Tag Archives: hibernation

#FossilFriday: This 250-million-year-old animal could enter hibernation-like states

Illustration of Lystrosaurus in a state of torpor. Credit: Crystal Shin.

Many creatures on Earth today hibernate, essentially entering a state of low metabolism that allows them to go through months at a time without food. According to researchers, this adaptation may be at least 250 million years old, judging from the fossils of a recently described creature that could enter a hibernation-like state.

The fossils of the mammal-like creature, which belongs to the genus Lystrosaurus, were retrieved from Antarctica. Although during Lustrosaurus’ days Antarctica may have been much more welcoming, it would have still experienced extended periods without sunlight each winter.

“Animals that live at or near the poles have always had to cope with the more extreme environments present there,” said lead author Megan Whitney, a postdoctoral researcher at Harvard University who conducted this study as a University of Washington doctoral student in biology. “These preliminary findings indicate that entering into a hibernation-like state is not a relatively new type of adaptation. It is an ancient one.”

The stout, four-legged forager was roughly pig-sized, although some could grow up to 8 feet long (2.5 meters). Lystrosaurus, which has been found in India, China, Russia, Africa, and now Antarctica, had no teeth at all. Instead, the stubby vertebrate had a pair of tusks in the upper jaw, which likely served to penetrate ground vegetation and dig out roots and tubers.

Like elephants, these tusks grew continuously throughout Lystrosaurus‘s life. In their new study, Whitney and colleagues used cross-sections of fossilized tusks to infer valuable information about the metabolism, growth, and stresses of during these creatures’ lifetimes. They did so for many specimens, comparing cross-sections of tusks from six Antarctic Lystrosaurus to cross-sections of four Lystrosaurus from South Africa.

During Lystrosaurus‘ heyday in the Triassic, South Africa and Antarctica were joined together in a supercontinent called Pangea. Back then, Antarctica was about 72 degrees south latitude (still well within the Antarctic circle) while South Africa was displaced by more than 550 miles north compared to its position today, sitting at a warm 58-61 degrees south latitude.

This thin-section of the fossilized tusk from an Antarctic Lystrosaurus shows layers of dentine deposited in rings of growth. Credit: Megan Whitney/Christian Sidor

Similar to how a tree’s rings can tell how many years it was alive for, or when it suffered drought, layers of dentine were also deposited in concentric circles in the fossilized tusks. Curiously, Antarctic tusks had thicker, more closely spaced dentin rings, indicating periods of less deposition. For the researchers, this suggests periods of prolonged stress that resemble the effects of hibernation.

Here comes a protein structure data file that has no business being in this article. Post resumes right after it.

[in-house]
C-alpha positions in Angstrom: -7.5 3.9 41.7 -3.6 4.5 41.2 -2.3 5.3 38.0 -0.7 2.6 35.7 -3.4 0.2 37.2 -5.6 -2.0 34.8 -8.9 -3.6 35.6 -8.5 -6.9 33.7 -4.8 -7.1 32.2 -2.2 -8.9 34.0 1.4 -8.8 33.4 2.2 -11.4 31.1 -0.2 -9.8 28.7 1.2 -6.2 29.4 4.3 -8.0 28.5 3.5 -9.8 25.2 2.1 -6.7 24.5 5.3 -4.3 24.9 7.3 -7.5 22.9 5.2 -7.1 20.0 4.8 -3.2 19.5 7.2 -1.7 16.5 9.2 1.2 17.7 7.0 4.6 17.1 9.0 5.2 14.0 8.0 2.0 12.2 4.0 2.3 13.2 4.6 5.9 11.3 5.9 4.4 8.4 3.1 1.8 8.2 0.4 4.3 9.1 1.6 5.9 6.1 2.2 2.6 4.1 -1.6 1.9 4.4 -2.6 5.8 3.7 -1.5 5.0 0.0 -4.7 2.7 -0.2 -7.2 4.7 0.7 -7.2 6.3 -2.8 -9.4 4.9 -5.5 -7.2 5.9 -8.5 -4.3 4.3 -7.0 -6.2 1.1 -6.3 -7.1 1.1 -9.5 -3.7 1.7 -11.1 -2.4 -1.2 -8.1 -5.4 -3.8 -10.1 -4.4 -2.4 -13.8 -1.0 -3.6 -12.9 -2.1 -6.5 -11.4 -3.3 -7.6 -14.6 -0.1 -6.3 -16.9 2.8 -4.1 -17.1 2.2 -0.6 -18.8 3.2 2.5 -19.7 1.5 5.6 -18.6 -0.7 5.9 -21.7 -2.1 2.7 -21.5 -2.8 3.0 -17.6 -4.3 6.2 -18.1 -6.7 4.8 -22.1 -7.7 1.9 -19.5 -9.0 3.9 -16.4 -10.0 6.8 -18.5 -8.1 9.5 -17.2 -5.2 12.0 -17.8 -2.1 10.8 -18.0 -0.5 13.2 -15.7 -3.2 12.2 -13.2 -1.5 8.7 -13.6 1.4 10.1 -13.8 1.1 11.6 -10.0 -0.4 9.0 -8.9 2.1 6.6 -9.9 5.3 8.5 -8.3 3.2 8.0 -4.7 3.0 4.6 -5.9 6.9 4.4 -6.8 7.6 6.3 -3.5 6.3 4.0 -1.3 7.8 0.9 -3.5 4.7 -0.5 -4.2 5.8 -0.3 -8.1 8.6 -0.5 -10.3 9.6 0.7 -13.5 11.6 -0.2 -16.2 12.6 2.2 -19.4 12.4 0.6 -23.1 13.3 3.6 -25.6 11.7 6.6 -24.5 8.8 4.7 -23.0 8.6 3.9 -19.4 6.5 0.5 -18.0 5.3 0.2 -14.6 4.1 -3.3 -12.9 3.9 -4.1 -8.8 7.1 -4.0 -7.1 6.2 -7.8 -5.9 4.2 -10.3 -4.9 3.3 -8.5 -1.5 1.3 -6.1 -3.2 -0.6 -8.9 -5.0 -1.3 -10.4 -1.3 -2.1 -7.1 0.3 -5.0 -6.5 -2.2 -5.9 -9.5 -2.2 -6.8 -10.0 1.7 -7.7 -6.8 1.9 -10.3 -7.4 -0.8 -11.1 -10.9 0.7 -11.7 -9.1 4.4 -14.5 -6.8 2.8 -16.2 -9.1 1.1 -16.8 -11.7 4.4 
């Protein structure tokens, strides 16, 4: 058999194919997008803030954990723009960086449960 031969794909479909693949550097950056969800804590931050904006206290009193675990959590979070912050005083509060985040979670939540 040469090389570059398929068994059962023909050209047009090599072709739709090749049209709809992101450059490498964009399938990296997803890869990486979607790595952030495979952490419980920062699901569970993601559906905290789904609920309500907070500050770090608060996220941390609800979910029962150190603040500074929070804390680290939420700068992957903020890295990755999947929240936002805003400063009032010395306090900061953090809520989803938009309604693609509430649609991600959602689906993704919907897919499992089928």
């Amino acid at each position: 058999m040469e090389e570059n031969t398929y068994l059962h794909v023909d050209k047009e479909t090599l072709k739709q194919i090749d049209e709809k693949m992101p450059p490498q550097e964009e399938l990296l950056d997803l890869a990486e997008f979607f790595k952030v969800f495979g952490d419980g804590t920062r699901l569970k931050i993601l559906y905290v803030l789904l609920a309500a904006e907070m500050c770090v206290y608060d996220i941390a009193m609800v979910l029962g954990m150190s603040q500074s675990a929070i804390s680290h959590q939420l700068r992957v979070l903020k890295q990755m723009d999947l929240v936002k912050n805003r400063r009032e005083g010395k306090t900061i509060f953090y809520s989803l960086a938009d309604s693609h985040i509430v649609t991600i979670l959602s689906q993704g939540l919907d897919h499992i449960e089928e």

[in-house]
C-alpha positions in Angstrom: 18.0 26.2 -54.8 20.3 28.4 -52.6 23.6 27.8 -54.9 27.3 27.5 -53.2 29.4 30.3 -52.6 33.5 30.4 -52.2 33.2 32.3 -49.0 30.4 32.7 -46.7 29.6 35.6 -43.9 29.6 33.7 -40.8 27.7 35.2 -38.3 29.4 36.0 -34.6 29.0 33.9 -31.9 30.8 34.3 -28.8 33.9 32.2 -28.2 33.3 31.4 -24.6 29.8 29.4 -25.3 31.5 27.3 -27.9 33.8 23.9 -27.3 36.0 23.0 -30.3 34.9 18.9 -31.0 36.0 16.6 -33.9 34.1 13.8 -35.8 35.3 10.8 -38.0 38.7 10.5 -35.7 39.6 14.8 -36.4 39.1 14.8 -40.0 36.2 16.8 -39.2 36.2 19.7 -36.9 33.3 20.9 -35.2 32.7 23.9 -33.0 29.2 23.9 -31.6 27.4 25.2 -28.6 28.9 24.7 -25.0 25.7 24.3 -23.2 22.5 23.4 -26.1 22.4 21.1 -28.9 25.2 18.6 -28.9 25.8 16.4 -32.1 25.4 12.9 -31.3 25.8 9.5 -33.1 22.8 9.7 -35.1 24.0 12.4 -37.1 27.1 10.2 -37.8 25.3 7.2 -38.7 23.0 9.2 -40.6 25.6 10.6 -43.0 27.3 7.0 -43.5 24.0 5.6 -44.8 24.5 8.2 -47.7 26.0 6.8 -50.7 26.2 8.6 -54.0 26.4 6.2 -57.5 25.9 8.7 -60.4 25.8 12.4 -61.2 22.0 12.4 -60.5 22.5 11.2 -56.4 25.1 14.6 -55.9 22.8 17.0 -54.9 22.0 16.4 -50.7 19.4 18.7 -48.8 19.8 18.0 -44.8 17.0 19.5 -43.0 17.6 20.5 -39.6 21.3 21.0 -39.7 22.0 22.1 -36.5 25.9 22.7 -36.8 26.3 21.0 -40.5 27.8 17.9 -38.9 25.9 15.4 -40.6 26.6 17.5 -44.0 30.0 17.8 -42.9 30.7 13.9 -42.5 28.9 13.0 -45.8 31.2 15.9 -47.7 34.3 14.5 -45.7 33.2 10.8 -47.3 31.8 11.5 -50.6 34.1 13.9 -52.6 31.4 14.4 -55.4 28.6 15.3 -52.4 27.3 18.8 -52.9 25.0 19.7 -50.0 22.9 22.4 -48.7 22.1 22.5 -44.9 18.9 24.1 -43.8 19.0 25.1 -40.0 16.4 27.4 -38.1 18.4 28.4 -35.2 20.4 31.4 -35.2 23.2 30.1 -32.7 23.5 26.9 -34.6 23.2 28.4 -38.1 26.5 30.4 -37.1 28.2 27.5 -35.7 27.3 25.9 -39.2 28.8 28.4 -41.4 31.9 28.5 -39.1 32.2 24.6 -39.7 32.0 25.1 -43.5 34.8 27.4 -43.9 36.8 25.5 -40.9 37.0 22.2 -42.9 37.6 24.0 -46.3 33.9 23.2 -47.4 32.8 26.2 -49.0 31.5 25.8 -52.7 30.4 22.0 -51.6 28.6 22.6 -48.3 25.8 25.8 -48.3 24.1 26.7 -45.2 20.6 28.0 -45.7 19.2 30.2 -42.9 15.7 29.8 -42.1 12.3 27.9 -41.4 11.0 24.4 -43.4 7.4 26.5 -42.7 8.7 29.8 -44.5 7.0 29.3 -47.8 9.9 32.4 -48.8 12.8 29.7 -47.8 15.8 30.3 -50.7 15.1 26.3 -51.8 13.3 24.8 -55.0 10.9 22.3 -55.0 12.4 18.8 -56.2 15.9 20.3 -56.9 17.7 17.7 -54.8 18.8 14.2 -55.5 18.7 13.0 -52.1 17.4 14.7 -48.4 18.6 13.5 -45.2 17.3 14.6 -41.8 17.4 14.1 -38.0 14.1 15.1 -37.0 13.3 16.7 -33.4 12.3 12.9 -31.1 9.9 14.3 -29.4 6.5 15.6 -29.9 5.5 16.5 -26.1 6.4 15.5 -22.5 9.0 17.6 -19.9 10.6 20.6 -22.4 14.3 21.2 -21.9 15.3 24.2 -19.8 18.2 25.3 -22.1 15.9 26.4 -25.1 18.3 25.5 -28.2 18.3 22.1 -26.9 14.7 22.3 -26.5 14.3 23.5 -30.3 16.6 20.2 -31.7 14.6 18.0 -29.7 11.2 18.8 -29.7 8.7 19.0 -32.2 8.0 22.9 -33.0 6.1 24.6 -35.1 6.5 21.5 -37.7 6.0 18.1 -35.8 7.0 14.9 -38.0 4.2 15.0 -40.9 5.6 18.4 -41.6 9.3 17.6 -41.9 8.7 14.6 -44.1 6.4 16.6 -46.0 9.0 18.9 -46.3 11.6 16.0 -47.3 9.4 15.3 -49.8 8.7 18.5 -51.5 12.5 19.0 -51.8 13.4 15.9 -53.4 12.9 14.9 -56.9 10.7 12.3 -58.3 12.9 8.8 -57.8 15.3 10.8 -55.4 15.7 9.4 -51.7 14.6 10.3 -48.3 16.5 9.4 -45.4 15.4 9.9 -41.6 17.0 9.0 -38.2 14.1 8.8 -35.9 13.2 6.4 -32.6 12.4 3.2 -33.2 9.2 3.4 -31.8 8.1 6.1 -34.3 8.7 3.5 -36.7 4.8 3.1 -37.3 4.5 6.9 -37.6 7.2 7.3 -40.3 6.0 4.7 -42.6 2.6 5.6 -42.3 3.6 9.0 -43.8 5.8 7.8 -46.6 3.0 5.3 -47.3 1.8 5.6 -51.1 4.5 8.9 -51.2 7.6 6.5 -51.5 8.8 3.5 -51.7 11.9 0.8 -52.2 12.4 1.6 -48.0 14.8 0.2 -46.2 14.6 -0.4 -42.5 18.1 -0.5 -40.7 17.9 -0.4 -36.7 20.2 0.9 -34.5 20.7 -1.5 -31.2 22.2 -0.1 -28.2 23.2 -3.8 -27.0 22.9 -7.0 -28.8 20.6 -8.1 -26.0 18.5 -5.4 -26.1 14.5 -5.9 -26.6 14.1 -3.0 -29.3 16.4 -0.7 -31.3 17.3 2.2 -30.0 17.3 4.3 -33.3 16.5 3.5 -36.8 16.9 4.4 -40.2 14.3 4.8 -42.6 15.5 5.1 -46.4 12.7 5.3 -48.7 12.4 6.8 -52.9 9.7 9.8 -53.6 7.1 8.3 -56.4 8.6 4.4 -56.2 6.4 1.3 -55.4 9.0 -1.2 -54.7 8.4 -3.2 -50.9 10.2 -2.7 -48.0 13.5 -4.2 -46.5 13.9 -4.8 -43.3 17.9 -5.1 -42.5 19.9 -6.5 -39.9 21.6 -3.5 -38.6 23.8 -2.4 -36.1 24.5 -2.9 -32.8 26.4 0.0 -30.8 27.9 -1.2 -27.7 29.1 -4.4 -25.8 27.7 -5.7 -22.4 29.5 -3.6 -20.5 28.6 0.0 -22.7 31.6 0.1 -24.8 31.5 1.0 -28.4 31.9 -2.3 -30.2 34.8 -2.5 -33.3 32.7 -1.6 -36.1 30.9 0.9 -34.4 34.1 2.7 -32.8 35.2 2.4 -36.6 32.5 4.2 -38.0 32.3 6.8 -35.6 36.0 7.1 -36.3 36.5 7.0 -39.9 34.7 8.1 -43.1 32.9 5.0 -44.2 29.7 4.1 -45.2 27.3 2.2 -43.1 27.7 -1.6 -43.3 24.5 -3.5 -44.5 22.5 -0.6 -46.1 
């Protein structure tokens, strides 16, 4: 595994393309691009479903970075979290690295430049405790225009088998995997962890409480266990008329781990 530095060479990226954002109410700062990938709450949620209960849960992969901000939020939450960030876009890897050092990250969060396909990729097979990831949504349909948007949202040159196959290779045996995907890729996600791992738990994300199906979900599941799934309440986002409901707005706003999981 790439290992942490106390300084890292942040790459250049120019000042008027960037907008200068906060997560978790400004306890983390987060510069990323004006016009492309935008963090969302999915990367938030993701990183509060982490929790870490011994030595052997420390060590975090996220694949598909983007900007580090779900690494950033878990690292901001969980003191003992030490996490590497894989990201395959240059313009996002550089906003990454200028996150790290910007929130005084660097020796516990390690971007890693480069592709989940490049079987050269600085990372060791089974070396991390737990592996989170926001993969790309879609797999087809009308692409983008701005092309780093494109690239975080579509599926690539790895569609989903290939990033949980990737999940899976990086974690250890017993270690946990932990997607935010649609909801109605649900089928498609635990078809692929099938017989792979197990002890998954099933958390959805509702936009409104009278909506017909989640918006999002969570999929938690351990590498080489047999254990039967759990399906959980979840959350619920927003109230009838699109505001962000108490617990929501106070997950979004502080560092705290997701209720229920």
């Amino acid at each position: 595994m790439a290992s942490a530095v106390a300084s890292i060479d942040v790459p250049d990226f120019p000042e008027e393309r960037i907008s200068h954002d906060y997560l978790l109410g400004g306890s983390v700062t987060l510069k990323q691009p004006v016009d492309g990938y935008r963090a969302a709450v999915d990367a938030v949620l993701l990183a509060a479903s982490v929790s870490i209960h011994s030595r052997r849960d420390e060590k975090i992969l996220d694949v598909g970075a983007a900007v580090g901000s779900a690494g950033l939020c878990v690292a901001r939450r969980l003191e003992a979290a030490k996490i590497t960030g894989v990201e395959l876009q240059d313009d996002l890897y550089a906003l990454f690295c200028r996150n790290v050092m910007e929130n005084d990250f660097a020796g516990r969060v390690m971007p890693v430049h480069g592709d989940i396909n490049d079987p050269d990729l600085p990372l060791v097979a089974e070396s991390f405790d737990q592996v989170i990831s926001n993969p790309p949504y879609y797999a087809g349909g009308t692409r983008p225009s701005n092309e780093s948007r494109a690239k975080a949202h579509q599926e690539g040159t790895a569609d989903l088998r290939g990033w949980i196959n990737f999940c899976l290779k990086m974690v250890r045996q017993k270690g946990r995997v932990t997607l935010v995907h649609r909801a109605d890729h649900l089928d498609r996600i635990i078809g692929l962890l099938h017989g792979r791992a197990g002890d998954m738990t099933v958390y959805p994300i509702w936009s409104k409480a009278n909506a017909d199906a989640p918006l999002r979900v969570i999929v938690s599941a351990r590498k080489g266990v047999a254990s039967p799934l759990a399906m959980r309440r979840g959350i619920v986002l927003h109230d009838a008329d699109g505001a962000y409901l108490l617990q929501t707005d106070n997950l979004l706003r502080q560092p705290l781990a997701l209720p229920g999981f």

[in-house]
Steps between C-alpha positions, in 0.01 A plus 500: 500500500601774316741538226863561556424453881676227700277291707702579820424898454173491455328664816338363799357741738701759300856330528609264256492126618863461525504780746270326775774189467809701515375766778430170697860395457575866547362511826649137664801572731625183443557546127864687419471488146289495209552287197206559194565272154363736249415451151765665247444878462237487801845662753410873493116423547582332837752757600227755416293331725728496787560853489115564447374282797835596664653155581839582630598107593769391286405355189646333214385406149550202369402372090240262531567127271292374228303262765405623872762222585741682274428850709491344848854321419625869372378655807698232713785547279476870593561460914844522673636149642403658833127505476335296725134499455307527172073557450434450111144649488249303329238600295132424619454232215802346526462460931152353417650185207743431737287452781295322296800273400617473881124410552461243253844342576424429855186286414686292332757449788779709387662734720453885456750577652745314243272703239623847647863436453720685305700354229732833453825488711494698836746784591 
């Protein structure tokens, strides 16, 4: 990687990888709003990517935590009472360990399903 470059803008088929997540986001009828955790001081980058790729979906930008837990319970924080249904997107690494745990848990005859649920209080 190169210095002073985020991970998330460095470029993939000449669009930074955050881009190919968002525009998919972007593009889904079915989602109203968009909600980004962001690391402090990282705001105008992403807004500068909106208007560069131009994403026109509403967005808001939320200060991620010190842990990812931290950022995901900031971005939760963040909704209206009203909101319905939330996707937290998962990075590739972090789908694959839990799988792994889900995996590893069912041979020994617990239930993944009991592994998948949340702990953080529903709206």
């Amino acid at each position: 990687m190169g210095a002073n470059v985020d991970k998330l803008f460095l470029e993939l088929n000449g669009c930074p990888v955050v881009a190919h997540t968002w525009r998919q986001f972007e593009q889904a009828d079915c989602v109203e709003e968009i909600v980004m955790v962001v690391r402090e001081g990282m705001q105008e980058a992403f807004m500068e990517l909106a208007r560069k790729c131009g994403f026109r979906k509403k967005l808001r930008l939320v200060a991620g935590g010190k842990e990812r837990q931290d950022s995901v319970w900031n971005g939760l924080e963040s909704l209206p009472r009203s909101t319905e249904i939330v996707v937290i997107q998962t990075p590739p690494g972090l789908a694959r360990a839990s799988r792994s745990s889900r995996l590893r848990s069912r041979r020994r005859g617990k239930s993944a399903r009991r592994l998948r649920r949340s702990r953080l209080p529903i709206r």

“The closest analog we can find to the ‘stress marks’ that we observed in Antarctic Lystrosaurus tusks are stress marks in teeth associated with hibernation in certain modern animals,” said Whitney.

That’s not to say that the researchers can definitely conclude that Lystrosaurus could hibernate, which is essentially a resting state of deep sleep, during which the body’s metabolic rate and temperature drop considerably. For instance, during hibernation, the gopher’s body temperature will drop from its normal 37 degrees Celsius to almost 0 degrees Celsius. The heartbeat also becomes slow and irregular, alongside a slowing breathing rate.

A map of Pangea during the Early Triassic, showing the locations of the Antarctic (blue) and South African (orange) Lystrosaurus populations compared in this study. Credit: Megan Whitney/Christian Sidor.

The same stress may have been caused by another hibernation-like form of torpor, which involves a more short-term reduction in metabolism, the researchers wrote in the journal Communications Biology.

In any event, Lystrosaurus must have benefited greatly from hibernation-like states. Although Antarctica was much warmer than it is today and might have even been forested during the Triassic, it would have still experienced extreme annual variations of daylights, with the sun absent for months at a time during winter. Torpor may have helped creatures such as Lystrosaurus cope with the dire strains of pitch-black winter.

“To see the specific signs of stress and strain brought on by hibernation, you need to look at something that can fossilize and was growing continuously during the animal’s life,” said co-author Christian Sidor, a University of Washington professor of biology and curator of vertebrate paleontology at the Burke Museum. “Many animals don’t have that, but luckily Lystrosaurus did.”

If the findings are confirmed, this means  Lystrosaurus is the earliest example of a hibernating vertebrate that we know of. It would also highlight the fact that many different features of modern animals likely existed hundreds of millions of years ago, long before any humans were around to study them.

“Cold-blooded animals often shut down their metabolism entirely during a tough season, but many endothermic or ‘warm-blooded’ animals that hibernate frequently reactivate their metabolism during the hibernation period,” said Whitney. “What we observed in the Antarctic Lystrosaurus tusks fits a pattern of small metabolic ‘reactivation events’ during a period of stress, which is most similar to what we see in warm-blooded hibernators today.”

E.coli rendering.

Some bacteria can ‘hibernate’ through antibiotic treatments, new paper finds

When antibiotics come knocking, bacteria may simply sleep the threat away.

E.coli rendering.

Digital rendering of E.coli bacteria.
Image via Fotolia.

Researchers from the University of Copenhagen report that pathogenic bacteria have a surprising defensive tactic against antibiotics: hibernation. The research might help us fight antibiotic-resistant infections.

Nap it out

Almost all types of pathogenic bacteria eventually develop strains that are tolerant of or resistant to antibiotic treatments. This is particularly problematic as the fraction of bacteria which survive treatment — although tiny — can later multiply, maintaining infection in the face of our antibiotic efforts.

However, a small number of bacterial species do away with this mechanism completely, yet still retain the ability to resist the drugs meant to kill them. In an effort to understand why, the Copenhagen team turned to E. coli.

“We studied E. coli bacteria from urinary tract infections that had been treated with antibiotics and were supposedly under control,” says Professor Kenn Gerdes of the University of Copenhagen’s Department of Biology, paper co-author.